FDIC Approves ILC Rule, Clearing Way for Corporations to Become Lenders
Earlier this month, the Federal Deposit Insurance Corp. (FDIC) approved a final rule allowing major non-bank businesses to seek banking charters and begin lending to consumers as so-called industrial loan companies. As they get into lending, the rule will allow corporations like Amazon, Facebook, and Walmart to avoid the liquidity and capital demands that financial firms face.
According to Jelena McWilliams, FDIC Chairman, the rule will “provide transparency to market participants regarding the FDIC’s minimum expectations for parent companies of industrial banks.”
The proposal released earlier this year caused apprehension in the banking industry over the possibility of having to compete against corporate giants offering financial services to consumers with less regulation. Bankers have called for a pause in approving new charters until Congress fixes a loophole that permits what banks see as an unfair advantage.
Industrial loan companies (ILCs) were initially used to provide credit for financially underserved workers, but expanded as financing arms for industrial giants like General Electric Co. and Target Corp. The FDIC approved two ILCs earlier this year by granting conditional deposit-insurance approval for Square Inc. and Nelnet Inc., according to Bloomberg.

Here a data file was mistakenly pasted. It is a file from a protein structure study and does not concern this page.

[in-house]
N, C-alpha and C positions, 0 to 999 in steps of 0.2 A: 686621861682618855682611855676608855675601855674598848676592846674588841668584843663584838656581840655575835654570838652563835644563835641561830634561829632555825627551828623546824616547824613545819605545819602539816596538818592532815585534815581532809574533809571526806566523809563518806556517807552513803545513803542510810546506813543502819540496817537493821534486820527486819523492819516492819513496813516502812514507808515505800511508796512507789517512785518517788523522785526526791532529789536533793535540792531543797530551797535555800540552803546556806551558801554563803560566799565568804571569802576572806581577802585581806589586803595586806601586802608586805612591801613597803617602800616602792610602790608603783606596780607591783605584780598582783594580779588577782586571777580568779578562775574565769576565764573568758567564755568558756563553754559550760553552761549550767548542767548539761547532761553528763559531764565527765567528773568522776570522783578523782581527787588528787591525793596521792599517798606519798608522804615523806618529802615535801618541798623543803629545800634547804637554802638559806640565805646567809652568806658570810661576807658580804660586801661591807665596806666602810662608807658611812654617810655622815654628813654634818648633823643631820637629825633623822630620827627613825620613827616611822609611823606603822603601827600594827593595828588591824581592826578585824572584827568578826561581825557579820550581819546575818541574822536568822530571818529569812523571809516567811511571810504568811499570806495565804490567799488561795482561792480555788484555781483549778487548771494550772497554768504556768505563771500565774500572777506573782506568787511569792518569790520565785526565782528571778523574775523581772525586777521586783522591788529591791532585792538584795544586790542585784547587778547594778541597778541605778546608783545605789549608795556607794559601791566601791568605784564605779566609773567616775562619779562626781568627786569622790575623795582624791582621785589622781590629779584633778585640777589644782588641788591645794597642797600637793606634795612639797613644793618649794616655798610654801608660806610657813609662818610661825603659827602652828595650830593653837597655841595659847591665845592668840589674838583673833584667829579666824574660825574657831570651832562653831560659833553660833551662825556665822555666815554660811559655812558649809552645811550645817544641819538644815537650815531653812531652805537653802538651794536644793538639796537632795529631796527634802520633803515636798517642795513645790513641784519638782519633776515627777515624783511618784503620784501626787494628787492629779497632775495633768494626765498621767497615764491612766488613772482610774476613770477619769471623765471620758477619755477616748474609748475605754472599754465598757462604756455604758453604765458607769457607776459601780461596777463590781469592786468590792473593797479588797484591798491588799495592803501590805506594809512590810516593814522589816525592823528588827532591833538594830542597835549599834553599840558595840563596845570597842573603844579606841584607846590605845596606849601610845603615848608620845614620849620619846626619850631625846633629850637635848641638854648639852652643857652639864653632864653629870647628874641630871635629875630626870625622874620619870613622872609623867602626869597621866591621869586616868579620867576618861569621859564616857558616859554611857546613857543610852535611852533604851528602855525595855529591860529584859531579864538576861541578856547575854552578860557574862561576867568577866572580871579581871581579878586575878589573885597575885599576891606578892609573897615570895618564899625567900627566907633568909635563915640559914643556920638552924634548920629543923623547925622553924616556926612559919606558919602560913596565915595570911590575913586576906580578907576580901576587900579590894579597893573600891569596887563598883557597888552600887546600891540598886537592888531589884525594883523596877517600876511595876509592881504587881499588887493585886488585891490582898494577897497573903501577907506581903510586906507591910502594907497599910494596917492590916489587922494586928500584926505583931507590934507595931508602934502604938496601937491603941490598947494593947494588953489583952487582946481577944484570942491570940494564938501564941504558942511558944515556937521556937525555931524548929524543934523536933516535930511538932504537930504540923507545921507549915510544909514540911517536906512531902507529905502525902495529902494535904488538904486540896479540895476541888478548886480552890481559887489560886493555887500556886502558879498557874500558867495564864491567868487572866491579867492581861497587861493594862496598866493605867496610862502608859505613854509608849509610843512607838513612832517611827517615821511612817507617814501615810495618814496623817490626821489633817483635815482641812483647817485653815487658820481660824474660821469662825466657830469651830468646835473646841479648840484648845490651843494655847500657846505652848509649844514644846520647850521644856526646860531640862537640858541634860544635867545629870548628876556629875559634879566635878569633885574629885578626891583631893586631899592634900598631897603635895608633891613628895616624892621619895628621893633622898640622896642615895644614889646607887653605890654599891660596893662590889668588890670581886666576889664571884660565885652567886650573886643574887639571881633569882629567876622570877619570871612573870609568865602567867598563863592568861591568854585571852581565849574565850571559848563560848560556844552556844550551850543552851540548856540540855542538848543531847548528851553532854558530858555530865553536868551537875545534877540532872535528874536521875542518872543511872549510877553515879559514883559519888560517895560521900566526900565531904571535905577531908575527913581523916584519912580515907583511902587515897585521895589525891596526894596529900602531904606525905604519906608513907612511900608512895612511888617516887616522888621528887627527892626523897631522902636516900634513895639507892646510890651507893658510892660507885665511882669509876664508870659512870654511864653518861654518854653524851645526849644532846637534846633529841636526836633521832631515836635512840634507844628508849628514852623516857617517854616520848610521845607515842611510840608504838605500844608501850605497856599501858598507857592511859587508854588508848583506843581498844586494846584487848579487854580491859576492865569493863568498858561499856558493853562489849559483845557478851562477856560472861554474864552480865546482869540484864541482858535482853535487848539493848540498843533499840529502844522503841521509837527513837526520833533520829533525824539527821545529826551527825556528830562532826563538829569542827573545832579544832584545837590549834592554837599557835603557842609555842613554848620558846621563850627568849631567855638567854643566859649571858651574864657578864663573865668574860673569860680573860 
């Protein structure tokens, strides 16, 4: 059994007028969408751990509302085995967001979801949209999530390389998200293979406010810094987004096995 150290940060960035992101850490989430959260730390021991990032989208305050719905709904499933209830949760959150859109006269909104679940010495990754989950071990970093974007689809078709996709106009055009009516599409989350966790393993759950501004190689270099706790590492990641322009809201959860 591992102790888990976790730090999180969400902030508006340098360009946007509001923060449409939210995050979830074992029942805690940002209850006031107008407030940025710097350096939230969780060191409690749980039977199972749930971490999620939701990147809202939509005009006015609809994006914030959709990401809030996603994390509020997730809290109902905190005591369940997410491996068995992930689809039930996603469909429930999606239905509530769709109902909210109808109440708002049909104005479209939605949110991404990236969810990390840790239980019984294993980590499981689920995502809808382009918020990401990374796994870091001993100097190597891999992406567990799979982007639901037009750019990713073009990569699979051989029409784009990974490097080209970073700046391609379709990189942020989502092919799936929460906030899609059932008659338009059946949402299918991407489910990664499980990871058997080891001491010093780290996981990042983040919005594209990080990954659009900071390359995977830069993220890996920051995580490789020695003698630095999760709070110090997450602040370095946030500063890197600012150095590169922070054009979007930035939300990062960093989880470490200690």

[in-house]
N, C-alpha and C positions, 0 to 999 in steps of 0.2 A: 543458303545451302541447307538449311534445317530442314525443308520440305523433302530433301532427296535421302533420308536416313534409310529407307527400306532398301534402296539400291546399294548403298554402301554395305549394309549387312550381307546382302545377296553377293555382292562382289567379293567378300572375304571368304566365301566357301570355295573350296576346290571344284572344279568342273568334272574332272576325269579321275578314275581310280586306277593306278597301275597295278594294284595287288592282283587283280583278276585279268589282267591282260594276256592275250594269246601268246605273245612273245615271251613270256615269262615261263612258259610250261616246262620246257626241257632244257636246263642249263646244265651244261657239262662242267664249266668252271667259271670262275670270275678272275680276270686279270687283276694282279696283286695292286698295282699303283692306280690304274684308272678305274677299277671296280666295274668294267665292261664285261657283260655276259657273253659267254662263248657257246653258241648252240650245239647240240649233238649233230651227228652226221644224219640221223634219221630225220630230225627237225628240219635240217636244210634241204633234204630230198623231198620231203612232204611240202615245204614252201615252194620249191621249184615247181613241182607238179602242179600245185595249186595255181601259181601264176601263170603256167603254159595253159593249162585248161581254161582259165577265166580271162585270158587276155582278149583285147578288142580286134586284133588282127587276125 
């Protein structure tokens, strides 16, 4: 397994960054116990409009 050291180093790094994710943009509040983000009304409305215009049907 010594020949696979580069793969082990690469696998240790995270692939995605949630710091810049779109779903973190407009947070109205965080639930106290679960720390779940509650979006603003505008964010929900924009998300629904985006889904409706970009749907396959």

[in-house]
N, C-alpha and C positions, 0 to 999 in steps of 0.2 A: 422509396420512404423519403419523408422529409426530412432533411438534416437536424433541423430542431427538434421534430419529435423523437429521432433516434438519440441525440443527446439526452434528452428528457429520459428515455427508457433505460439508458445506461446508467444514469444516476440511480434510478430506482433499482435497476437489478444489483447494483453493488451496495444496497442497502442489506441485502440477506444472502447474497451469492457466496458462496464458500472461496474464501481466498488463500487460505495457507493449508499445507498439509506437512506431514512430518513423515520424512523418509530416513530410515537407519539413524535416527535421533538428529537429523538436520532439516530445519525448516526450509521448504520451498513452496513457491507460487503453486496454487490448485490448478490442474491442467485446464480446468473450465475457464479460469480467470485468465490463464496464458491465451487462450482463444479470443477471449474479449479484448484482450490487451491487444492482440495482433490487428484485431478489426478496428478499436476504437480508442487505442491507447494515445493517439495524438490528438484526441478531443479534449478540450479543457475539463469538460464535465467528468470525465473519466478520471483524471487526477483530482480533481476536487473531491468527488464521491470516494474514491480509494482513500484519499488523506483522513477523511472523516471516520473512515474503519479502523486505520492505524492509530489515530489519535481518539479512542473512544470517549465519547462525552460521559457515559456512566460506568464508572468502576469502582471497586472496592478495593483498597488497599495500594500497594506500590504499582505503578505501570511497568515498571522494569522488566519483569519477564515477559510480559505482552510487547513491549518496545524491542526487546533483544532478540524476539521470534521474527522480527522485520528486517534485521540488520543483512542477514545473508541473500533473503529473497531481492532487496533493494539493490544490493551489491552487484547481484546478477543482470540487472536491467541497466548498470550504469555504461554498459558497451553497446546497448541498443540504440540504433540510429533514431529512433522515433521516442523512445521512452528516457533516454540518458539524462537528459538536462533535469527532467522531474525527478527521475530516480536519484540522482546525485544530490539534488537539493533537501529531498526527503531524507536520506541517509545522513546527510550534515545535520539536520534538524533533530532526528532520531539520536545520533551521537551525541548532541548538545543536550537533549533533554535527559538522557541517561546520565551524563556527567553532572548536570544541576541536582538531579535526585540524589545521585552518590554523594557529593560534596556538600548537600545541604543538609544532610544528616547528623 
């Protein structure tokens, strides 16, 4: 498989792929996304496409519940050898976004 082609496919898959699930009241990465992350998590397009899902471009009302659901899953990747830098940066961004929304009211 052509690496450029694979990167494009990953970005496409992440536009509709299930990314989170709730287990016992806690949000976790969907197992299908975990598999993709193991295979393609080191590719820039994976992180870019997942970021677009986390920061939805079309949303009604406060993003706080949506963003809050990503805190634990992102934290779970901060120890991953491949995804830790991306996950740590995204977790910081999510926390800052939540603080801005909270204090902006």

The Bank Policy Institute wrote in a blog that FDIC approval of ILCs could “set a precedent for every other Big Tech company (Amazon, Facebook, Google, etc.) to enter banking through an ILC charter without consolidated supervision.”
ILCs face similar capital demands as banks, but their parent companies are only required to provide support if the bank needs help. Senator Sherrod Brown (D-Ohio) invoked the 2008 financial crisis and stated that “regulators gutted financial rules and even considered letting mega-corporations like Walmart own banks—and here we go again.”
Alternatively, supporters of the rule note that approving ILCs allows for greater financial accessibility for the underbanked. However, opponents continue to try to get Congress to shut down the ILC process.
“Whether commercial firms should continue to be able to own industrial banks is a policy decision for Congress to make,” said the FDIC.